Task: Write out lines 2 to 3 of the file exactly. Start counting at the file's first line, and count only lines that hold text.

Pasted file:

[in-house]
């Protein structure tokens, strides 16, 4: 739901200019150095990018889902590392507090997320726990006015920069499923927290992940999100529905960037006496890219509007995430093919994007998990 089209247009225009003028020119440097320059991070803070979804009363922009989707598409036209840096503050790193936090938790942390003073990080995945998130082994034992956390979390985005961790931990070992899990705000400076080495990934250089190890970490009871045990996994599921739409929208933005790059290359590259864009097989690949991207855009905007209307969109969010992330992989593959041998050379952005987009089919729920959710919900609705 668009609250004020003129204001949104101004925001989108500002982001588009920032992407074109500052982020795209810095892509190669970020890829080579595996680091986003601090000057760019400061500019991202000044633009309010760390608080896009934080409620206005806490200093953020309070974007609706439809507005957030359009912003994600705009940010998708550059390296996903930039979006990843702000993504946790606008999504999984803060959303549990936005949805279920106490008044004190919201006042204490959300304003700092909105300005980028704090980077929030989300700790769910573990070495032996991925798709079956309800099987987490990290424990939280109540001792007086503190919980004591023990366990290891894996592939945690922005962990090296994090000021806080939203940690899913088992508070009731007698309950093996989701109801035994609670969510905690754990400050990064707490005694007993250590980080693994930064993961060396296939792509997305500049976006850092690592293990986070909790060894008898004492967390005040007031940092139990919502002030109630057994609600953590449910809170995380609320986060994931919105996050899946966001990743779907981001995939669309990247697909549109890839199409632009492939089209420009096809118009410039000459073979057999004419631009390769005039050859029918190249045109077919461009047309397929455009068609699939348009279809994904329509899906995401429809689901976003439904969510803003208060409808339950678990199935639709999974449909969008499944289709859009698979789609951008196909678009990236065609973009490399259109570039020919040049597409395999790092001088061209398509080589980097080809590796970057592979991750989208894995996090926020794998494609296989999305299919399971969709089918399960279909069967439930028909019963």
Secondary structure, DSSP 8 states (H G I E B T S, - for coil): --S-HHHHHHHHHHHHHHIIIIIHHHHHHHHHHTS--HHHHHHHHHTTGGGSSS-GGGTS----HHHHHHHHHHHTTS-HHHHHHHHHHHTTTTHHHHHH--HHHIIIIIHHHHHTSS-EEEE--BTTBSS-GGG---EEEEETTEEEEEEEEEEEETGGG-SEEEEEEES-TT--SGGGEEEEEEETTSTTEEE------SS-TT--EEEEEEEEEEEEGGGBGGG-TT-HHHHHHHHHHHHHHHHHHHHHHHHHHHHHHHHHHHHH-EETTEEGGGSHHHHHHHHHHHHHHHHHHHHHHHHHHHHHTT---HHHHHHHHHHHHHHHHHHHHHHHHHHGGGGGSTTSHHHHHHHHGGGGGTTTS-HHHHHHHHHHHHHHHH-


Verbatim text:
């Protein structure tokens, strides 16, 4: 739901200019150095990018889902590392507090997320726990006015920069499923927290992940999100529905960037006496890219509007995430093919994007998990 089209247009225009003028020119440097320059991070803070979804009363922009989707598409036209840096503050790193936090938790942390003073990080995945998130082994034992956390979390985005961790931990070992899990705000400076080495990934250089190890970490009871045990996994599921739409929208933005790059290359590259864009097989690949991207855009905007209307969109969010992330992989593959041998050379952005987009089919729920959710919900609705 668009609250004020003129204001949104101004925001989108500002982001588009920032992407074109500052982020795209810095892509190669970020890829080579595996680091986003601090000057760019400061500019991202000044633009309010760390608080896009934080409620206005806490200093953020309070974007609706439809507005957030359009912003994600705009940010998708550059390296996903930039979006990843702000993504946790606008999504999984803060959303549990936005949805279920106490008044004190919201006042204490959300304003700092909105300005980028704090980077929030989300700790769910573990070495032996991925798709079956309800099987987490990290424990939280109540001792007086503190919980004591023990366990290891894996592939945690922005962990090296994090000021806080939203940690899913088992508070009731007698309950093996989701109801035994609670969510905690754990400050990064707490005694007993250590980080693994930064993961060396296939792509997305500049976006850092690592293990986070909790060894008898004492967390005040007031940092139990919502002030109630057994609600953590449910809170995380609320986060994931919105996050899946966001990743779907981001995939669309990247697909549109890839199409632009492939089209420009096809118009410039000459073979057999004419631009390769005039050859029918190249045109077919461009047309397929455009068609699939348009279809994904329509899906995401429809689901976003439904969510803003208060409808339950678990199935639709999974449909969008499944289709859009698979789609951008196909678009990236065609973009490399259109570039020919040049597409395999790092001088061209398509080589980097080809590796970057592979991750989208894995996090926020794998494609296989999305299919399971969709089918399960279909069967439930028909019963």
Secondary structure, DSSP 8 states (H G I E B T S, - for coil): --S-HHHHHHHHHHHHHHIIIIIHHHHHHHHHHTS--HHHHHHHHHTTGGGSSS-GGGTS----HHHHHHHHHHHTTS-HHHHHHHHHHHTTTTHHHHHH--HHHIIIIIHHHHHTSS-EEEE--BTTBSS-GGG---EEEEETTEEEEEEEEEEEETGGG-SEEEEEEES-TT--SGGGEEEEEEETTSTTEEE------SS-TT--EEEEEEEEEEEEGGGBGGG-TT-HHHHHHHHHHHHHHHHHHHHHHHHHHHHHHHHHHHHH-EETTEEGGGSHHHHHHHHHHHHHHHHHHHHHHHHHHHHHTT---HHHHHHHHHHHHHHHHHHHHHHHHHHGGGGGSTTSHHHHHHHHGGGGGTTTS-HHHHHHHHHHHHHHHH-